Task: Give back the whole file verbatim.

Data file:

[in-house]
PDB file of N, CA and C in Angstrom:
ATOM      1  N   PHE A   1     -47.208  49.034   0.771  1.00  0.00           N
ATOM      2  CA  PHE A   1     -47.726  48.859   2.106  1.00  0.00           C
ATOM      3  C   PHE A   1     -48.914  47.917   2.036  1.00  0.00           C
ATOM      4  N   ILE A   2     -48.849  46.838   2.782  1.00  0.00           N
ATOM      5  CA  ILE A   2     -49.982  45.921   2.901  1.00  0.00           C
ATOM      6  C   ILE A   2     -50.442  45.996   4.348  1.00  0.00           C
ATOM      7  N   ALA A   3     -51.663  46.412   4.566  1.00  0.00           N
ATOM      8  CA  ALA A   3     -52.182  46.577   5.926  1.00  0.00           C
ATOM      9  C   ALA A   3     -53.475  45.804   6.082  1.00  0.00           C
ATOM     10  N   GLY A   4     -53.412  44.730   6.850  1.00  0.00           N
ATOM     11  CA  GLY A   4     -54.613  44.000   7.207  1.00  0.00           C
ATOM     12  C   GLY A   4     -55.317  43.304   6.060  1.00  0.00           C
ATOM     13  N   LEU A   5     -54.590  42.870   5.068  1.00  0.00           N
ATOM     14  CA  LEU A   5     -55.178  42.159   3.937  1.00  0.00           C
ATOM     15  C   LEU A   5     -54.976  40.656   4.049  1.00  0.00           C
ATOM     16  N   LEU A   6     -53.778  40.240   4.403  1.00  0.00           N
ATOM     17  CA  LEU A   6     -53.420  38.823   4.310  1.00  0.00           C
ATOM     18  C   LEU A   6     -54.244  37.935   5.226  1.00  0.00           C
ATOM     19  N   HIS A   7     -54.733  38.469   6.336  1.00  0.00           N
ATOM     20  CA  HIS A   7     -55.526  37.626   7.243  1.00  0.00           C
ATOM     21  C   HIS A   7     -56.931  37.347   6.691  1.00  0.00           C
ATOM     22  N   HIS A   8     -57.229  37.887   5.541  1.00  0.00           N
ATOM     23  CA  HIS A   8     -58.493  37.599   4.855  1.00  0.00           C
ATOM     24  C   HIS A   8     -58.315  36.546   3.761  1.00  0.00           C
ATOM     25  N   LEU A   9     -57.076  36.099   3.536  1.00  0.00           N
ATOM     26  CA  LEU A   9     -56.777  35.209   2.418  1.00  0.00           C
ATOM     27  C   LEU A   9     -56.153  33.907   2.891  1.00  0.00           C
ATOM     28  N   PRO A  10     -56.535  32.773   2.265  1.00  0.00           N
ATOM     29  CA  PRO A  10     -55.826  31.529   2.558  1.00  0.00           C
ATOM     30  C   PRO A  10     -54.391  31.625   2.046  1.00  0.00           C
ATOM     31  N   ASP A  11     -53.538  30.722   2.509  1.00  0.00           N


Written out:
[in-house]
PDB file of N, CA and C in Angstrom:
ATOM      1  N   PHE A   1     -47.208  49.034   0.771  1.00  0.00           N
ATOM      2  CA  PHE A   1     -47.726  48.859   2.106  1.00  0.00           C
ATOM      3  C   PHE A   1     -48.914  47.917   2.036  1.00  0.00           C
ATOM      4  N   ILE A   2     -48.849  46.838   2.782  1.00  0.00           N
ATOM      5  CA  ILE A   2     -49.982  45.921   2.901  1.00  0.00           C
ATOM      6  C   ILE A   2     -50.442  45.996   4.348  1.00  0.00           C
ATOM      7  N   ALA A   3     -51.663  46.412   4.566  1.00  0.00           N
ATOM      8  CA  ALA A   3     -52.182  46.577   5.926  1.00  0.00           C
ATOM      9  C   ALA A   3     -53.475  45.804   6.082  1.00  0.00           C
ATOM     10  N   GLY A   4     -53.412  44.730   6.850  1.00  0.00           N
ATOM     11  CA  GLY A   4     -54.613  44.000   7.207  1.00  0.00           C
ATOM     12  C   GLY A   4     -55.317  43.304   6.060  1.00  0.00           C
ATOM     13  N   LEU A   5     -54.590  42.870   5.068  1.00  0.00           N
ATOM     14  CA  LEU A   5     -55.178  42.159   3.937  1.00  0.00           C
ATOM     15  C   LEU A   5     -54.976  40.656   4.049  1.00  0.00           C
ATOM     16  N   LEU A   6     -53.778  40.240   4.403  1.00  0.00           N
ATOM     17  CA  LEU A   6     -53.420  38.823   4.310  1.00  0.00           C
ATOM     18  C   LEU A   6     -54.244  37.935   5.226  1.00  0.00           C
ATOM     19  N   HIS A   7     -54.733  38.469   6.336  1.00  0.00           N
ATOM     20  CA  HIS A   7     -55.526  37.626   7.243  1.00  0.00           C
ATOM     21  C   HIS A   7     -56.931  37.347   6.691  1.00  0.00           C
ATOM     22  N   HIS A   8     -57.229  37.887   5.541  1.00  0.00           N
ATOM     23  CA  HIS A   8     -58.493  37.599   4.855  1.00  0.00           C
ATOM     24  C   HIS A   8     -58.315  36.546   3.761  1.00  0.00           C
ATOM     25  N   LEU A   9     -57.076  36.099   3.536  1.00  0.00           N
ATOM     26  CA  LEU A   9     -56.777  35.209   2.418  1.00  0.00           C
ATOM     27  C   LEU A   9     -56.153  33.907   2.891  1.00  0.00           C
ATOM     28  N   PRO A  10     -56.535  32.773   2.265  1.00  0.00           N
ATOM     29  CA  PRO A  10     -55.826  31.529   2.558  1.00  0.00           C
ATOM     30  C   PRO A  10     -54.391  31.625   2.046  1.00  0.00           C
ATOM     31  N   ASP A  11     -53.538  30.722   2.509  1.00  0.00           N